The Year in Science: The Defining Scientific Achievements of 2014

Tuesday, 16 December 2014 - 2:46PM
Artificial Intelligence
Tuesday, 16 December 2014 - 2:46PM
The Year in Science: The Defining Scientific Achievements of 2014
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DNA survives re-entry into Earth's atmosphere



[Credit: NASA]


NASA recently found that DNA coated onto the exterior of a TEXUS-49 sounding rocket survived a 13-minute launch into space, remaining functional after exposure to the most extreme conditions. This discovery provides evidence for panspermia, or the notion that life on Earth was seeded from an extraterrestrial source, the plausibility of which was definitively proven in another recent study.


AI passes the Turing Test for the first time



[Credit: Princeton AI]


An endearing chatbot named Eugene Goostman became the first artificial intelligence to pass the Turing Test, which requires the bot to convince other humans that it is human for a certain period of time. This was a groundbreaking moment, as the Turing Test has often been cited as the definitive test for true artificial intelligence, but it also revealed the test's shortcomings. Eugene was not particularly advanced, but rather was able to fool the test administrators because it was posing as a 13-year-old non-native English speaker. So we don't have to worry about a superintelligence explosion just yet, but Eugene still advanced the field of artificial intelligence as these renewed criticisms of the Turing test partially led to the development of the Lovelace Test, a proposed Turing replacement that doesn't rely on tricks, but rather tests for original thought.


Scientists find evidence for cosmic inflation



Gravitational waves, or ripples in spacetime that provide tangible evidence for cosmic inflation, were one of the only missing pieces to Albert Einstein's Big Bang theory. Scientists finally found evidence of gravitational waves in March, although other researchers later felt that the so-called confirmation of the Big Bang theory was premature, and that it's a possibility that the original experiment actually detected space dust. The findings have not yet been definitively proven or disproven.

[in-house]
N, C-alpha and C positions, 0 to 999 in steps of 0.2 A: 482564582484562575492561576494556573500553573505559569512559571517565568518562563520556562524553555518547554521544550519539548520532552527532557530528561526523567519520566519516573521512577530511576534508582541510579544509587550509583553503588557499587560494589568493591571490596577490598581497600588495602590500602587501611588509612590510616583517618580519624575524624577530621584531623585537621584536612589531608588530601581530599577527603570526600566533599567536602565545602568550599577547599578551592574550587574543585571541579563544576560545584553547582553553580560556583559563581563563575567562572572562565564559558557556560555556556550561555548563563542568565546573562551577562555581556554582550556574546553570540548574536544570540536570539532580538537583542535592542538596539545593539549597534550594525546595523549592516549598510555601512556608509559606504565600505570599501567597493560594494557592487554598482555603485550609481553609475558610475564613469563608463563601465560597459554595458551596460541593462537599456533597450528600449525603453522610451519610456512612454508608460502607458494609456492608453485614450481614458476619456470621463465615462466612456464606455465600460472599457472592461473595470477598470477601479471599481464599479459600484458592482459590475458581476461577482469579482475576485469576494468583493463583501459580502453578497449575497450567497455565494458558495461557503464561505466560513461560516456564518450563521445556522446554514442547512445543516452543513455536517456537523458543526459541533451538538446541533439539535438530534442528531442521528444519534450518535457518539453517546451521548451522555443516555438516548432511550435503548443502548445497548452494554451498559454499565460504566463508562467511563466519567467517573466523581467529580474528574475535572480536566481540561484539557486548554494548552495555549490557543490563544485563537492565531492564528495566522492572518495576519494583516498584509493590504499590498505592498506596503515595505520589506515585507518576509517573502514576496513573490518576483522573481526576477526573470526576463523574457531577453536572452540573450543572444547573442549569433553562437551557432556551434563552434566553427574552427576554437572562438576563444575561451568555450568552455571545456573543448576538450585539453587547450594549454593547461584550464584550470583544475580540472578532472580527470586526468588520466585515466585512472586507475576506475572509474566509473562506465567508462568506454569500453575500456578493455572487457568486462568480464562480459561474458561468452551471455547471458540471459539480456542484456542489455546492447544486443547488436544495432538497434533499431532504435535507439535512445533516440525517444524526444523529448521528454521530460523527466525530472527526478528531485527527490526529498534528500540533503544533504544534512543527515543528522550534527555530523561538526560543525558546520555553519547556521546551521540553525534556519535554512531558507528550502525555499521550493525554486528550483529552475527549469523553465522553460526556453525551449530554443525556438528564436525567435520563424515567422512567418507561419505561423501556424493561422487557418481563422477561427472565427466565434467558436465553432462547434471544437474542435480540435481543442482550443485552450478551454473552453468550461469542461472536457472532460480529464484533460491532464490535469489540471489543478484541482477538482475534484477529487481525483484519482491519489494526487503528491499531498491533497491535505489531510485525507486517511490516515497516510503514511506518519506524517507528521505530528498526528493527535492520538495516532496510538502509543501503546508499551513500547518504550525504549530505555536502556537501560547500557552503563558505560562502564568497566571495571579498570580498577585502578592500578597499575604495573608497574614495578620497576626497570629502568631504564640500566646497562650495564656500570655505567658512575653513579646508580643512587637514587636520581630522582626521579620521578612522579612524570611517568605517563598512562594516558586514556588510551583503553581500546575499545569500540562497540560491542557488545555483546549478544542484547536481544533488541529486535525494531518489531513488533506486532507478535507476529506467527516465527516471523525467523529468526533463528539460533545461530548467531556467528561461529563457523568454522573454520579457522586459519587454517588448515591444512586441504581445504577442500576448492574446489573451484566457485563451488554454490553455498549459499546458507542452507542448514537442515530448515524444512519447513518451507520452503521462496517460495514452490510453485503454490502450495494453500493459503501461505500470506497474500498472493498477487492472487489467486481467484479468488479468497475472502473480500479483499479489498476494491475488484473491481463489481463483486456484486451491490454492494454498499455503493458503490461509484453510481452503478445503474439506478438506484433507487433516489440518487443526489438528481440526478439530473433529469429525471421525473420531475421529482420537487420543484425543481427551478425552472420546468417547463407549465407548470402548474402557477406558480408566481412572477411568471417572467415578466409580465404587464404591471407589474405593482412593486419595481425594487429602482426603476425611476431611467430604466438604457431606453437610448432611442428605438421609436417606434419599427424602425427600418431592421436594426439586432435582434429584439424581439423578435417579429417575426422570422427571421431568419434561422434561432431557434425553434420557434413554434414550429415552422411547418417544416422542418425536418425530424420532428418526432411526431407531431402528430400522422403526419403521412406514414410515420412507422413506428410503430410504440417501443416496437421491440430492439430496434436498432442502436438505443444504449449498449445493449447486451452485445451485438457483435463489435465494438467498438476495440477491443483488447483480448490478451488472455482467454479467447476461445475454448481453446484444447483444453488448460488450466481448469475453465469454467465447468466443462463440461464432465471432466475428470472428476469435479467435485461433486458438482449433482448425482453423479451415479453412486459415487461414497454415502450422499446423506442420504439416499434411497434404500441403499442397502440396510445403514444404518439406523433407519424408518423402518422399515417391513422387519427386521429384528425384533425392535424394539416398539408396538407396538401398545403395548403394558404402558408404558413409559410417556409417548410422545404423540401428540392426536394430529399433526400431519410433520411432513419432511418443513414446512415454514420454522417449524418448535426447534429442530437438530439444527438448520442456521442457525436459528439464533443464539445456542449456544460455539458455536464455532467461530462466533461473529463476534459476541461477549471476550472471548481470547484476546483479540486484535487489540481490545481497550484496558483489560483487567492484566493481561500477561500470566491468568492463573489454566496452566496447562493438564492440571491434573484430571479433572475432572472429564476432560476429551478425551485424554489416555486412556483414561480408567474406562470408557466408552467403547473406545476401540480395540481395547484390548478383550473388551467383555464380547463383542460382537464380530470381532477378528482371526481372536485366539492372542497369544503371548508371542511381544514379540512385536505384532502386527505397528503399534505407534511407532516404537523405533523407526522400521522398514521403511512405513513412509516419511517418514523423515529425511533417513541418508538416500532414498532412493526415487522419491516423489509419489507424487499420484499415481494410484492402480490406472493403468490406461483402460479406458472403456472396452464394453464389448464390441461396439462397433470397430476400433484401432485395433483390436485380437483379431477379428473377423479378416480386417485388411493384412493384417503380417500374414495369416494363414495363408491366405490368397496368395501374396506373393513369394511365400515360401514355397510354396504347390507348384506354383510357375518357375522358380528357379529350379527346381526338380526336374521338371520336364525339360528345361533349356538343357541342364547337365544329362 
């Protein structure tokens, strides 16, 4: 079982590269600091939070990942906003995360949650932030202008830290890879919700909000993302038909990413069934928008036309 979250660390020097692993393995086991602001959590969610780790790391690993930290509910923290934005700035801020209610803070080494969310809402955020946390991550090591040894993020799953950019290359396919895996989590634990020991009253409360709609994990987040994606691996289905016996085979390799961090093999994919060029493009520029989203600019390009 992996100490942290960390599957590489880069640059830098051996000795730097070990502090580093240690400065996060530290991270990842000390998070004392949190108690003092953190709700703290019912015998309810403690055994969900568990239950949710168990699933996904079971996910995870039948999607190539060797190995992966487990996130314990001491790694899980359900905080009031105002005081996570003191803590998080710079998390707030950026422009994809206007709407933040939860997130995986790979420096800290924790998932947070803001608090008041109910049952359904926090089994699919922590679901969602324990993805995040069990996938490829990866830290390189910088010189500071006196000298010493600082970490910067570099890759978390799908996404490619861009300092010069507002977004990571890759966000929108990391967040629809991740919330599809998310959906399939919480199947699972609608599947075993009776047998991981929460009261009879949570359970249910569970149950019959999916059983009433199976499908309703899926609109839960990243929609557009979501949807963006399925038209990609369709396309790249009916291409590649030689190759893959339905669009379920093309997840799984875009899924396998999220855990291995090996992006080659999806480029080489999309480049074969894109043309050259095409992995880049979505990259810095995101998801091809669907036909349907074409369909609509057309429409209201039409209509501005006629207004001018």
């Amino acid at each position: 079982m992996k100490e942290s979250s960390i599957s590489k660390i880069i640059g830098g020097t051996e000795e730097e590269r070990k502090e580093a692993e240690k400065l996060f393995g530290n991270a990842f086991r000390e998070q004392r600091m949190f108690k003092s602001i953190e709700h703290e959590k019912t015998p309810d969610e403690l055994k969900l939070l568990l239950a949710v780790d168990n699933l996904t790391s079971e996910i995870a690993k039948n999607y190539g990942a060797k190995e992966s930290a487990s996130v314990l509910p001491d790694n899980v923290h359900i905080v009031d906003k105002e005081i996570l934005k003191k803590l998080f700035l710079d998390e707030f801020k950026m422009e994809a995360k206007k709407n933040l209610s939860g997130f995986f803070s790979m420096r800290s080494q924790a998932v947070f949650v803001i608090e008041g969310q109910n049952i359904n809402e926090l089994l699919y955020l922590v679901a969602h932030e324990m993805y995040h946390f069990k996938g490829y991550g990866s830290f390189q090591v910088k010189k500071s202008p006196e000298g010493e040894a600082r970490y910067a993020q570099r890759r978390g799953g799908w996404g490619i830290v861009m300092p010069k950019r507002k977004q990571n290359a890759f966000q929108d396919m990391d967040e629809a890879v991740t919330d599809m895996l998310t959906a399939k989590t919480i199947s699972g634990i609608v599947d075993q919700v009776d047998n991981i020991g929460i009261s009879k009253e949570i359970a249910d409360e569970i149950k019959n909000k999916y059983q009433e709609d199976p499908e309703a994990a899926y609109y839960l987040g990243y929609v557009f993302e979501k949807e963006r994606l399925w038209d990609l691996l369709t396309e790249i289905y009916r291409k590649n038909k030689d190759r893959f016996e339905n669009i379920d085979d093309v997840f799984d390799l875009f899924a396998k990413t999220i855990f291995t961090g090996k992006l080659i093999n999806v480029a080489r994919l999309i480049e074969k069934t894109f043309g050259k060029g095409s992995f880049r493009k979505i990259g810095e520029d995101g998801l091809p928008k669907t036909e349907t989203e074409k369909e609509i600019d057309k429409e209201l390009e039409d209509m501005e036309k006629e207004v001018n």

Researchers erase and restore memories in rats



[Credit: Wikimedia]


A team of neuroscientists at UCSD successfully manipulated neural connections in rats to both erase and restore a memory. Using optogenetic stimulation and classical conditioning, the researchers were able to demonstrate that they could remove a fear response to a stimulus and then restore it using only neuroscientific techniques, rather than behavior modification. Although fear memories could easily have different mechanisms than other kinds of memories, this is still a huge step towards memory modification as imagined in films like Eternal Sunshine of the Spotless Mind.


Pilots fly planes using only their minds



[Credit: A. Heddergott/TU München]


2014 has been the year of telepathy (or more accurately, electrode caps that allow people to exert force using their brainwaves); between Iron Man exoskeletons, the first direct brain-to-brain communication, turning genes on and off, and allowing a paralyzed man to move his hand, mind control is getting closer and closer to becoming a part of everyday life. This was never so evidence than when pilots managed to fly planes using only their thoughts (and an electrode cap). Even more amazingly, all of the volunteers flew with enough accuracy in their simulations to pass their pilot's license.


Google releases first prototype for driverless cars



[Credit: Mashable]